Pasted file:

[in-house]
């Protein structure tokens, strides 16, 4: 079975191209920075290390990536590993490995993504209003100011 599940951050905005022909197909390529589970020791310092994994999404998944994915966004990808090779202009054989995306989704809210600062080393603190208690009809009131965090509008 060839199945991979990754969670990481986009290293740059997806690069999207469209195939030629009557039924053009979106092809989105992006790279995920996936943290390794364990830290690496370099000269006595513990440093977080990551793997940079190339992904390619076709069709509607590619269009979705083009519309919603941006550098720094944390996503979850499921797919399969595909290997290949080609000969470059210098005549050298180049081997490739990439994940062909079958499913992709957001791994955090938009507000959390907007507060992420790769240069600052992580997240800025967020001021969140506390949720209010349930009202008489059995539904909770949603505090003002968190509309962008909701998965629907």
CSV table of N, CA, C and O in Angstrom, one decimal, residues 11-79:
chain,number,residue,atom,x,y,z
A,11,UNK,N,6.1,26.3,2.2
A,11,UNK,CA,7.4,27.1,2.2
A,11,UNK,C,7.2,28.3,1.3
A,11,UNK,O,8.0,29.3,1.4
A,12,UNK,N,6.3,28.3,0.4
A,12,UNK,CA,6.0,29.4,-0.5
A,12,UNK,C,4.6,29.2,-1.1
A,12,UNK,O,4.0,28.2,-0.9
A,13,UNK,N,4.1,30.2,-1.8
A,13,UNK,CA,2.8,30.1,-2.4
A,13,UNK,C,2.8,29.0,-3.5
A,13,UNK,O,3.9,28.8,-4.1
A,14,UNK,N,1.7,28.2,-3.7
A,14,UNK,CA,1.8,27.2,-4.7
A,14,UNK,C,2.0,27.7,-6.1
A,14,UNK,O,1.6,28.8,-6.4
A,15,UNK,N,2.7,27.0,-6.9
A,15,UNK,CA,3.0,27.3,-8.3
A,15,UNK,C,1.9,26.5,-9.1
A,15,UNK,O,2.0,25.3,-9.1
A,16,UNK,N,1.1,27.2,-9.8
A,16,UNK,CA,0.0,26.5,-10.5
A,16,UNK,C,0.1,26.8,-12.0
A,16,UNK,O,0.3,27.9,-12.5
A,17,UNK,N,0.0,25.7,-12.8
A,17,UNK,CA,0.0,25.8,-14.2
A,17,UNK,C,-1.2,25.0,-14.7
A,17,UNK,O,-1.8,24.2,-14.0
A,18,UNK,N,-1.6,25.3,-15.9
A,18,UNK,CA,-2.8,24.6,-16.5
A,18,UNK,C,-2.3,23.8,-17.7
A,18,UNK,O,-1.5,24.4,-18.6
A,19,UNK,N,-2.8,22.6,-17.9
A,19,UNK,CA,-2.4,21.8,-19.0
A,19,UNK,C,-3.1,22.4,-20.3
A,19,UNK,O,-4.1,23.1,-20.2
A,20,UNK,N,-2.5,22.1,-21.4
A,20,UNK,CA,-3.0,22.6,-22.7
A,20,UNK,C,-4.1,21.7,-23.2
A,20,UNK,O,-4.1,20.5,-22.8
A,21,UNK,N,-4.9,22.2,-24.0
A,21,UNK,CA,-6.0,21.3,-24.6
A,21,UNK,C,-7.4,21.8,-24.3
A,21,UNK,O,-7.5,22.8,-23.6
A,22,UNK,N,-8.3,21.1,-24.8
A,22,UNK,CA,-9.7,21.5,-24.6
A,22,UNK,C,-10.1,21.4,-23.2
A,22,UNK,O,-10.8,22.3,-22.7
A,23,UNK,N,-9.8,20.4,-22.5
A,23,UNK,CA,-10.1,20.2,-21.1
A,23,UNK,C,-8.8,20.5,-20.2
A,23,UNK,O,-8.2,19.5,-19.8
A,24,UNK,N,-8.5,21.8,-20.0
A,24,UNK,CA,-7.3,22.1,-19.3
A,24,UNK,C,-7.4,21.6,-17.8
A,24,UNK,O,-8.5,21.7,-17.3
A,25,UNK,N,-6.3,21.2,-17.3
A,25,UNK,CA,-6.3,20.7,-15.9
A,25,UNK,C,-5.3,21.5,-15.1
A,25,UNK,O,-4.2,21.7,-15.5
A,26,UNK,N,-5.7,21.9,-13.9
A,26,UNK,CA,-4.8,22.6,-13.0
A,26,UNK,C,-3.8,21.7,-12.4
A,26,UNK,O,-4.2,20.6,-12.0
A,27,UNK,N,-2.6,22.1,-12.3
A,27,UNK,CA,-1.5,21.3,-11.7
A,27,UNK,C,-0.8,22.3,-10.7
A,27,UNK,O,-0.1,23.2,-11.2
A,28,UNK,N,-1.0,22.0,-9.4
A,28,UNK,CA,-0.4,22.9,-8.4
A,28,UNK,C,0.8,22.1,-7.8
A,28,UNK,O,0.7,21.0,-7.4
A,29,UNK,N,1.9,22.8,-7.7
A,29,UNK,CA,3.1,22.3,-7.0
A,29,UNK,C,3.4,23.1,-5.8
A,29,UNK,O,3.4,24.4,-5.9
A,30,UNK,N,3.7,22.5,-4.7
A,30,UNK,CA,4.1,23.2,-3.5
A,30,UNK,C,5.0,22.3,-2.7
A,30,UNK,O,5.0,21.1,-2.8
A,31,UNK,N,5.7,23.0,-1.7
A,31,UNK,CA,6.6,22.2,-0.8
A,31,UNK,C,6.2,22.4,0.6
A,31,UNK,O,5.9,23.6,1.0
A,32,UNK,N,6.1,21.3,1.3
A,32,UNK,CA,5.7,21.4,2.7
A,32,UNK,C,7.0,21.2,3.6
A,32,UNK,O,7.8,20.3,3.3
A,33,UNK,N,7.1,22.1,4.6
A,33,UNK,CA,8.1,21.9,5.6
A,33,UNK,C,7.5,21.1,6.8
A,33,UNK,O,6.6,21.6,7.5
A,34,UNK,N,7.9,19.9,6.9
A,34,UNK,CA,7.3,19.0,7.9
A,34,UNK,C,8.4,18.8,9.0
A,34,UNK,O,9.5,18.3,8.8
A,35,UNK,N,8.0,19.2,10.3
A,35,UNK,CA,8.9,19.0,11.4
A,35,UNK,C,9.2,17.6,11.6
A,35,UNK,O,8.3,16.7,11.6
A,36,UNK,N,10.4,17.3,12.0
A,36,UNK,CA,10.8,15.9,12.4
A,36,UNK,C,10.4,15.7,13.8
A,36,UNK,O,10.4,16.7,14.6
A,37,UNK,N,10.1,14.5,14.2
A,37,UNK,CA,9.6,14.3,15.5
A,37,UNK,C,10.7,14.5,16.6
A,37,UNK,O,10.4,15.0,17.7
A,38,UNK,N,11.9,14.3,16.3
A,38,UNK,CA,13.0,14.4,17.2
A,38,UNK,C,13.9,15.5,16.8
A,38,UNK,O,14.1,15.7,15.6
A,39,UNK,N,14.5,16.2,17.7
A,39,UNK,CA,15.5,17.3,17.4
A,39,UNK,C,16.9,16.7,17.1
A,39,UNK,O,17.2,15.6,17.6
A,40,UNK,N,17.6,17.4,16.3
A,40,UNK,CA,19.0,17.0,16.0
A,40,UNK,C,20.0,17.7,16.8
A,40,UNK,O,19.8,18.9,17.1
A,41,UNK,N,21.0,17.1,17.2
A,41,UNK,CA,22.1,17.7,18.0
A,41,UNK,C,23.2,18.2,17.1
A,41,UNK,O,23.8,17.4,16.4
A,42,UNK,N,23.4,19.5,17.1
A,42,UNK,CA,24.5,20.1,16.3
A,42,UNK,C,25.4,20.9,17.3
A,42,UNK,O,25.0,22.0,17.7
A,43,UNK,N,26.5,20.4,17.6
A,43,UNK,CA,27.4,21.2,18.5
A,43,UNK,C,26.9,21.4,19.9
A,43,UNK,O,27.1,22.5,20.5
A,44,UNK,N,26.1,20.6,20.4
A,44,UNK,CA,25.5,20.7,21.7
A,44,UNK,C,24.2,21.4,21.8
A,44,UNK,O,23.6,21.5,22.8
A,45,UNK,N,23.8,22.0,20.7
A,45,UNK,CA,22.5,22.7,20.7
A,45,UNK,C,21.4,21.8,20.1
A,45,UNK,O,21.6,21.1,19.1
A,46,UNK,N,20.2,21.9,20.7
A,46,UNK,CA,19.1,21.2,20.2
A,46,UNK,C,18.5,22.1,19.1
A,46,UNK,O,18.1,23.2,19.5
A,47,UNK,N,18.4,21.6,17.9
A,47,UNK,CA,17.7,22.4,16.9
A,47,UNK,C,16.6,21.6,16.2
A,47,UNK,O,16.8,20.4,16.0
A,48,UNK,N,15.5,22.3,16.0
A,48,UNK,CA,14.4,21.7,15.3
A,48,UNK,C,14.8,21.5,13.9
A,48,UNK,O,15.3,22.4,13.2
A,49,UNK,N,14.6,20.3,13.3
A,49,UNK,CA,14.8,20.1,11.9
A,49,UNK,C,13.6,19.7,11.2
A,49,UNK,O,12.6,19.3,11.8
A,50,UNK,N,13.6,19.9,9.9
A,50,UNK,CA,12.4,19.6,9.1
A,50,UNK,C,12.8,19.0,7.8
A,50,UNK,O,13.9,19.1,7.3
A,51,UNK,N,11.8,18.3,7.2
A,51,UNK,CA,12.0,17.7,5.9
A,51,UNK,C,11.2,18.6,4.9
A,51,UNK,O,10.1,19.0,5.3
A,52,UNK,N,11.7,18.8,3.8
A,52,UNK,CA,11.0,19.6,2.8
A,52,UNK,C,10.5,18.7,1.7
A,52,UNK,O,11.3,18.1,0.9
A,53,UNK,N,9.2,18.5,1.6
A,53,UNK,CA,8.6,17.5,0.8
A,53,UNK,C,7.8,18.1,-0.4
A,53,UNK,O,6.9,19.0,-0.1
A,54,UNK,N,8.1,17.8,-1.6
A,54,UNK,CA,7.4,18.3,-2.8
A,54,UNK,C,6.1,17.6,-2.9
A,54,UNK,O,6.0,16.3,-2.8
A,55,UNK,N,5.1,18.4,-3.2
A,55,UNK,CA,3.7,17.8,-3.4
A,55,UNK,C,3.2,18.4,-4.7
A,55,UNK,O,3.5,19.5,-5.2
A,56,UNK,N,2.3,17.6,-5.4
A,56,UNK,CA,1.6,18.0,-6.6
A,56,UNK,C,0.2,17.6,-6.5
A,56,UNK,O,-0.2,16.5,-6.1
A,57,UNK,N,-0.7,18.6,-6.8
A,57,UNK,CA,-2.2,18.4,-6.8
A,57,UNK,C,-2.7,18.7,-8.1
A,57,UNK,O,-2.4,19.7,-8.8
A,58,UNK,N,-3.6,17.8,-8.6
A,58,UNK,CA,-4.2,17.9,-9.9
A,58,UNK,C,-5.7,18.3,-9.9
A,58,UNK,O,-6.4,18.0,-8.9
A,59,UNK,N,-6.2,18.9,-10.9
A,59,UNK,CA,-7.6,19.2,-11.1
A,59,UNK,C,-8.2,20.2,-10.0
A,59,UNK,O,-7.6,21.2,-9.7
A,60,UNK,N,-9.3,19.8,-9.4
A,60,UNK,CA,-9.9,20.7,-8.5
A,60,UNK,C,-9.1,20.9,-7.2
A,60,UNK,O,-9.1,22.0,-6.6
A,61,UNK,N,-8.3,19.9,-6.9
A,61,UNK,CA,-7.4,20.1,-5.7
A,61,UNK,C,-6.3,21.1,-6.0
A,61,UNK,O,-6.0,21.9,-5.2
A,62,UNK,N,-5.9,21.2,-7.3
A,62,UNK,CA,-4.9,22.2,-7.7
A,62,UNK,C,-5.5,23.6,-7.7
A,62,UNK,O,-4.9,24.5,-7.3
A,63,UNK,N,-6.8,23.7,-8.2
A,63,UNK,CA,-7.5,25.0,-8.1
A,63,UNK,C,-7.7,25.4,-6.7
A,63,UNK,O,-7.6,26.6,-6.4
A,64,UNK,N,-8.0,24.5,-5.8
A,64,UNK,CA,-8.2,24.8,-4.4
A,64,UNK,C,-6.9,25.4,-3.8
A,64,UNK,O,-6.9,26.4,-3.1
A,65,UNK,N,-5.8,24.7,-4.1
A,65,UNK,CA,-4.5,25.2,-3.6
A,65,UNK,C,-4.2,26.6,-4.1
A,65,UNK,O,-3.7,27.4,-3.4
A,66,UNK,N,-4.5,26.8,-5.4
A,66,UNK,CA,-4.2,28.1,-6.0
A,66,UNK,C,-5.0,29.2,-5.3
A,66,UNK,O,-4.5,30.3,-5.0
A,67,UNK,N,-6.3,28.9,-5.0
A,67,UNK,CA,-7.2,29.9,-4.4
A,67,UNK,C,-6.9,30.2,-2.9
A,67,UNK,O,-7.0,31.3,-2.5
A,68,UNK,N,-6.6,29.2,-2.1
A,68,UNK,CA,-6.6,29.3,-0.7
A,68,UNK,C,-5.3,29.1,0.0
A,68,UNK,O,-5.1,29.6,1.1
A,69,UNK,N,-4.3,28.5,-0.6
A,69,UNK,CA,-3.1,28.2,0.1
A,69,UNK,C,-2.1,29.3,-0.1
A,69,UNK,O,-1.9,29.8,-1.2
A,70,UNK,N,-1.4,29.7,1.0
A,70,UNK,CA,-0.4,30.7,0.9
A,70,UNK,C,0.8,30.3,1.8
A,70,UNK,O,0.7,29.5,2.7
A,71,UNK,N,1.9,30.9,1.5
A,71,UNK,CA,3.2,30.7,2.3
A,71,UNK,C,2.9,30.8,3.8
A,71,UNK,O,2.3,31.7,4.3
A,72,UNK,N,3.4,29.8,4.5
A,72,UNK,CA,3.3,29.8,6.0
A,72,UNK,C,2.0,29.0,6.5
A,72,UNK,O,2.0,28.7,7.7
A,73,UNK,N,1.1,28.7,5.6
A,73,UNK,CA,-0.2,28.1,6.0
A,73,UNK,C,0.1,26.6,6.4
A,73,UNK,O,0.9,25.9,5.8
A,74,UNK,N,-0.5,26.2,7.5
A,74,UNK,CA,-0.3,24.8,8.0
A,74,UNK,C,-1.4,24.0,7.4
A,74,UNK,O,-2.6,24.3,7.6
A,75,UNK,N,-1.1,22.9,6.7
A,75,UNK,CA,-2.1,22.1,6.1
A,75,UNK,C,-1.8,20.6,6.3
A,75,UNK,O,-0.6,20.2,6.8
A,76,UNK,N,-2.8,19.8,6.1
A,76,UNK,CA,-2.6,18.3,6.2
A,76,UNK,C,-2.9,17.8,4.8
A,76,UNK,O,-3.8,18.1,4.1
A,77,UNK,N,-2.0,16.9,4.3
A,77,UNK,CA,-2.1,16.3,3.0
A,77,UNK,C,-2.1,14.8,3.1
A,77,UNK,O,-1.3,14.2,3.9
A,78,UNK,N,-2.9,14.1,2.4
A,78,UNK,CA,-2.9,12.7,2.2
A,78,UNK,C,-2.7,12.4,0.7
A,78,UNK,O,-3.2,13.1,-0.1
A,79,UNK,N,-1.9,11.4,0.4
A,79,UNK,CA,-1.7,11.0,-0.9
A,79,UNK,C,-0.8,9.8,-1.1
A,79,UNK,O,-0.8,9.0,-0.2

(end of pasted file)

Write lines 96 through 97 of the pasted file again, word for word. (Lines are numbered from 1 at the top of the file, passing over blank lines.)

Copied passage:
A,33,UNK,O,6.6,21.6,7.5
A,34,UNK,N,7.9,19.9,6.9